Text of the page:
Haddon Hall: An Elizabethan Love Story That Shocked Society

by JoHarrington

When the heiress of Haddon Hall eloped with her lover, Elizabethan society held its collective breath. What would Sir George, Baron Vernon, do now?

It reads like a Derbyshire Romeo and Juliet story - two families, following two different religions in the hothouse of the Elizabethan aristocracy. But would it end the same?

Sir John Manners was the resourceful second son of the Earl of Rutland. Dorothy Vernon of Haddon Hall was the youngest daughter of Baron Vernon. One was Catholic and the other Protestant. Her father did not approve.

So the couple took it upon themselves to control their own destiny with a famous moonlit flit.

Packhorse Bridge Across the River Wye

As viewed from the grounds of Derbyshire's Haddon Hall, the route down those stairs and over that bridge has been a subject of romantic imaginings since 1563.

Sir George Vernon: The King of the Peak

A wealthy and influential Derbyshire landowner, Baron Vernon also had strong ties at court. But he had no male heir to his estate and titles.

Image:  Sir George Vernon and his wivesTudor aristocrats appear to stride larger than life from the history books, and Baron Vernon was no exception. 

Sir George was nicknamed The King of the Peak during his life-time, because of his lavish life-style and tyrannical discipline.  He seemed to own half of Derbyshire, at least as far as the Peak District was concerned; but also parts of Shropshire, Cheshire and Westmorland too. 

Those in favor with him would find themselves in the receiving hand of his great generosity.  They could be invited to huge, extravagant banquets and balls.  He never stinted on ordering the best of anything, but he had the wealth to support it.

Yet those without power, nor recourse to a voice, had much reason to fear Baron Vernon.  There are three separate occasions on record, where he ordered people hanged on charges amounting to mere accusation.  He didn't believe in trials for the little people.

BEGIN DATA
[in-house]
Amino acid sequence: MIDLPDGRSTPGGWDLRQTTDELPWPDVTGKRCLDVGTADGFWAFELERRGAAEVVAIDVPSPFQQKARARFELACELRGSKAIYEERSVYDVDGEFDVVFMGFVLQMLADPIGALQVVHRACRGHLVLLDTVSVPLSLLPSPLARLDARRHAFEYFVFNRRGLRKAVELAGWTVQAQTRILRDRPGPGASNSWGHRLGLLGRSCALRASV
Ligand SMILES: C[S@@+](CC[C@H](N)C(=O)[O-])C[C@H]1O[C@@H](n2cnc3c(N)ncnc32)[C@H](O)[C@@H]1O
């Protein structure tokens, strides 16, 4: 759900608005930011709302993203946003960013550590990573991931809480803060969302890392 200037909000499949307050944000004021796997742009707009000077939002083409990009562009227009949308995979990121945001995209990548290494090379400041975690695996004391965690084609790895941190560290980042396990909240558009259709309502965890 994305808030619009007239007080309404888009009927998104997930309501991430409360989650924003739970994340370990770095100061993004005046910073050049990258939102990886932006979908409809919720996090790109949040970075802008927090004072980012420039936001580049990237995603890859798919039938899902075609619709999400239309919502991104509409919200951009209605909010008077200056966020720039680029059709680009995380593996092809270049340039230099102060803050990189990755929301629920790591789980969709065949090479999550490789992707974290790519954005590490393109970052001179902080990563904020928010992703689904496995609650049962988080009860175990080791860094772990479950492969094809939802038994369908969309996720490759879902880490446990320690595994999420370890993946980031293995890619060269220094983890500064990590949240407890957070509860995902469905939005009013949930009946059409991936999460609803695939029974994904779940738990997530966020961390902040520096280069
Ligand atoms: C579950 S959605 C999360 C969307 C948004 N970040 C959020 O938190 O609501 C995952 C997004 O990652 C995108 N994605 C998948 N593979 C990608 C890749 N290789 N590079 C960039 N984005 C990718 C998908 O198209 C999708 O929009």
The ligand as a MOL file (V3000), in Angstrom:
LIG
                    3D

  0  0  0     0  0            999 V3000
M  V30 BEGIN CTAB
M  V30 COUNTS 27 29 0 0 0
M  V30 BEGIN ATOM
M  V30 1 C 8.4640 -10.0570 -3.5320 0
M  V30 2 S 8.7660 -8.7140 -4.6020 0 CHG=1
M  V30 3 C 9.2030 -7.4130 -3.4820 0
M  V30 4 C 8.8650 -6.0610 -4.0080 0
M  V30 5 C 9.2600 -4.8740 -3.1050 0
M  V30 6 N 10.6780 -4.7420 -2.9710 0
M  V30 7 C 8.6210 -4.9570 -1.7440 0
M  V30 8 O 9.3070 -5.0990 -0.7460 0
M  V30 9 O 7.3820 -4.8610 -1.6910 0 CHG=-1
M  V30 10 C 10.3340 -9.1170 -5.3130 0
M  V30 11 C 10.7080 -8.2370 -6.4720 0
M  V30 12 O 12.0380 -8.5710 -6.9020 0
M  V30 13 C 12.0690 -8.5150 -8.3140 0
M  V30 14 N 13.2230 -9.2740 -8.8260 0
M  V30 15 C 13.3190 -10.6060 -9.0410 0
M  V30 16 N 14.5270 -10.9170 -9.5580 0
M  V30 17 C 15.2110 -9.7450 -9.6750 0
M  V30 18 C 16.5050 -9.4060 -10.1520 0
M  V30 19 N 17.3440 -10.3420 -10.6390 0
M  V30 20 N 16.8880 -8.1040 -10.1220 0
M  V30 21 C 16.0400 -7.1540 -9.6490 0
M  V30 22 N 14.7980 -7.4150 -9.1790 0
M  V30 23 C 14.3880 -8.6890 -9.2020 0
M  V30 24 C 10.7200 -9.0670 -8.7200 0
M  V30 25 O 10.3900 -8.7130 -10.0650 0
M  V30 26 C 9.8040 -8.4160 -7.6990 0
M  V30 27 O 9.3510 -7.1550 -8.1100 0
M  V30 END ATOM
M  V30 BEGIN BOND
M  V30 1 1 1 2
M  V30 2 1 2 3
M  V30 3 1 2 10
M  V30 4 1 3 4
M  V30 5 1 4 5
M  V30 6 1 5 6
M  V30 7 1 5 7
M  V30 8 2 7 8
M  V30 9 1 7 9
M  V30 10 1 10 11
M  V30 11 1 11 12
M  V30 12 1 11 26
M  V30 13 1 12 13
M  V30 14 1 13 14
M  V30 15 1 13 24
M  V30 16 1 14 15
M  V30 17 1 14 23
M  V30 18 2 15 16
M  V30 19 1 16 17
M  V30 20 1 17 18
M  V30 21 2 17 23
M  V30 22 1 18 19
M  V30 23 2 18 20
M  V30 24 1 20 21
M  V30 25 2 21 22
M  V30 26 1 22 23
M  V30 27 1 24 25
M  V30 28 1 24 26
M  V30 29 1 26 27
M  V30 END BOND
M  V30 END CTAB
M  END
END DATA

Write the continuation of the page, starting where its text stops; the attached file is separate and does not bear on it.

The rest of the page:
Sir George was known in royal quarters too.  Henry VIII made him a baron; and he was present at the coronation of Edward VI.  There he added the 'Sir' to his name, when the boy king made him a knight of the realm. 

But Sir George was no friend to Catholic Mary Tudor.  When she attempted to enforce a loan of £100 from all the aristocrats in England, he refused to pay the money.  His seat at Haddon Hall, near Bakewell, remained resolutely Protestant, even as Queen Mary tried to return her nation back to Catholicism.

Thomas Bentham, Bishop of Coventry, and leader of the Protestant Underground during those times, called Baron Vernon, 'a great justice [in] religion as in all other things'.  It all paid off, once Queen Elizabeth I took the throne.  Now Sir George was considered a very loyal and noble subject in his staunch Protestantism.

Yet that unwavering, hardline stance posed a bit of a problem for his daughter.   Dorothy Vernon fell in love with a Catholic.

Margaret & Dorothy Vernon: The End of the Family Name

No Tudor nobleman wanted just daughters. King Henry VIII himself married six times in pursuit of a son to inherit all. But Baron Vernon had only girls.

Sir George Vernon had two daughters, but no male heir.  This was an issue from his point of view, as it meant that his family name died with him. 

When his wife Margaret Talboys died, in 1558, Baron Vernon quickly married a woman thirty years his junior.   But his hope that Matilda 'Maude' Longford would give him a son came to nothing. They had no children at all.  Thus Sir George had to resign himself to the fact that, though his bloodline would go on, it wouldn't be under the name of Vernon.

Contrary to the story later told in a myriad of movies, operettas and novels, his eldest daughter Margaret was married way before Dorothy's romantic drama.  She became the wife of Sir Thomas Stanley, the second son of the Earl of Derby, in 1553; and she was no longer living at Haddon Hall.